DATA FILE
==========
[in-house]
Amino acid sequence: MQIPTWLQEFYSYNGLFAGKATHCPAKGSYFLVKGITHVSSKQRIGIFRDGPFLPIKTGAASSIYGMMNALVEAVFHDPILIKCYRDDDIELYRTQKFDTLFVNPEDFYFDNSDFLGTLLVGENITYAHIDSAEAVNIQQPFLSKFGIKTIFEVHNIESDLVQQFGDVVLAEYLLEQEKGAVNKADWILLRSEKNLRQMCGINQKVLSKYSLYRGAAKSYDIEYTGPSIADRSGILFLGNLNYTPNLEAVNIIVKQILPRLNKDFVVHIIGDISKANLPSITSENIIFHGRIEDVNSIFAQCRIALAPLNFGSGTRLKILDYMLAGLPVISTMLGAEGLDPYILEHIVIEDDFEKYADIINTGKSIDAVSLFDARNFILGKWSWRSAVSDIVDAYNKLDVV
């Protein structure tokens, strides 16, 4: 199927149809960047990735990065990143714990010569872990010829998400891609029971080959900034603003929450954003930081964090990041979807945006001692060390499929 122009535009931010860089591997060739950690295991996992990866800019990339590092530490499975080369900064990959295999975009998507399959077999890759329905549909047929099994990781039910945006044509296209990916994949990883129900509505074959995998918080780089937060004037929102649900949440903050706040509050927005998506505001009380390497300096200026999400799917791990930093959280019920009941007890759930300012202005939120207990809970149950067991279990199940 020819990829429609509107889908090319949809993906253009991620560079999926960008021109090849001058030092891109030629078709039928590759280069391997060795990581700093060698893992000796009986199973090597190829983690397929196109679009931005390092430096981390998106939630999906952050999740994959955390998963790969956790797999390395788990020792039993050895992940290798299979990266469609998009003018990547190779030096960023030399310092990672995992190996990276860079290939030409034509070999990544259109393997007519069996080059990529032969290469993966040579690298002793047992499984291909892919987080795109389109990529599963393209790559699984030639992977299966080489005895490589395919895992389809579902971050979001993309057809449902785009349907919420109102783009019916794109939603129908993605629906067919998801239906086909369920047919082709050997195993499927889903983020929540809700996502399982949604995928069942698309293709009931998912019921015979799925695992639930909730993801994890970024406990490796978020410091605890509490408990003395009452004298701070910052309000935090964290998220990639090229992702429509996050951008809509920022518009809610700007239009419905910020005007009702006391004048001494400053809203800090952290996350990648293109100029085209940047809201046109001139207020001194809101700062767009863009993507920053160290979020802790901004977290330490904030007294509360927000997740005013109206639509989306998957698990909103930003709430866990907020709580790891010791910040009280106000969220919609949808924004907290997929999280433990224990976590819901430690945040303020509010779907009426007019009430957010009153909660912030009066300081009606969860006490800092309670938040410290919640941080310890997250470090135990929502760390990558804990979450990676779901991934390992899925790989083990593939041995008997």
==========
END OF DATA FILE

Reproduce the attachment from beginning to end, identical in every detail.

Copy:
[in-house]
Amino acid sequence: MQIPTWLQEFYSYNGLFAGKATHCPAKGSYFLVKGITHVSSKQRIGIFRDGPFLPIKTGAASSIYGMMNALVEAVFHDPILIKCYRDDDIELYRTQKFDTLFVNPEDFYFDNSDFLGTLLVGENITYAHIDSAEAVNIQQPFLSKFGIKTIFEVHNIESDLVQQFGDVVLAEYLLEQEKGAVNKADWILLRSEKNLRQMCGINQKVLSKYSLYRGAAKSYDIEYTGPSIADRSGILFLGNLNYTPNLEAVNIIVKQILPRLNKDFVVHIIGDISKANLPSITSENIIFHGRIEDVNSIFAQCRIALAPLNFGSGTRLKILDYMLAGLPVISTMLGAEGLDPYILEHIVIEDDFEKYADIINTGKSIDAVSLFDARNFILGKWSWRSAVSDIVDAYNKLDVV
């Protein structure tokens, strides 16, 4: 199927149809960047990735990065990143714990010569872990010829998400891609029971080959900034603003929450954003930081964090990041979807945006001692060390499929 122009535009931010860089591997060739950690295991996992990866800019990339590092530490499975080369900064990959295999975009998507399959077999890759329905549909047929099994990781039910945006044509296209990916994949990883129900509505074959995998918080780089937060004037929102649900949440903050706040509050927005998506505001009380390497300096200026999400799917791990930093959280019920009941007890759930300012202005939120207990809970149950067991279990199940 020819990829429609509107889908090319949809993906253009991620560079999926960008021109090849001058030092891109030629078709039928590759280069391997060795990581700093060698893992000796009986199973090597190829983690397929196109679009931005390092430096981390998106939630999906952050999740994959955390998963790969956790797999390395788990020792039993050895992940290798299979990266469609998009003018990547190779030096960023030399310092990672995992190996990276860079290939030409034509070999990544259109393997007519069996080059990529032969290469993966040579690298002793047992499984291909892919987080795109389109990529599963393209790559699984030639992977299966080489005895490589395919895992389809579902971050979001993309057809449902785009349907919420109102783009019916794109939603129908993605629906067919998801239906086909369920047919082709050997195993499927889903983020929540809700996502399982949604995928069942698309293709009931998912019921015979799925695992639930909730993801994890970024406990490796978020410091605890509490408990003395009452004298701070910052309000935090964290998220990639090229992702429509996050951008809509920022518009809610700007239009419905910020005007009702006391004048001494400053809203800090952290996350990648293109100029085209940047809201046109001139207020001194809101700062767009863009993507920053160290979020802790901004977290330490904030007294509360927000997740005013109206639509989306998957698990909103930003709430866990907020709580790891010791910040009280106000969220919609949808924004907290997929999280433990224990976590819901430690945040303020509010779907009426007019009430957010009153909660912030009066300081009606969860006490800092309670938040410290919640941080310890997250470090135990929502760390990558804990979450990676779901991934390992899925790989083990593939041995008997």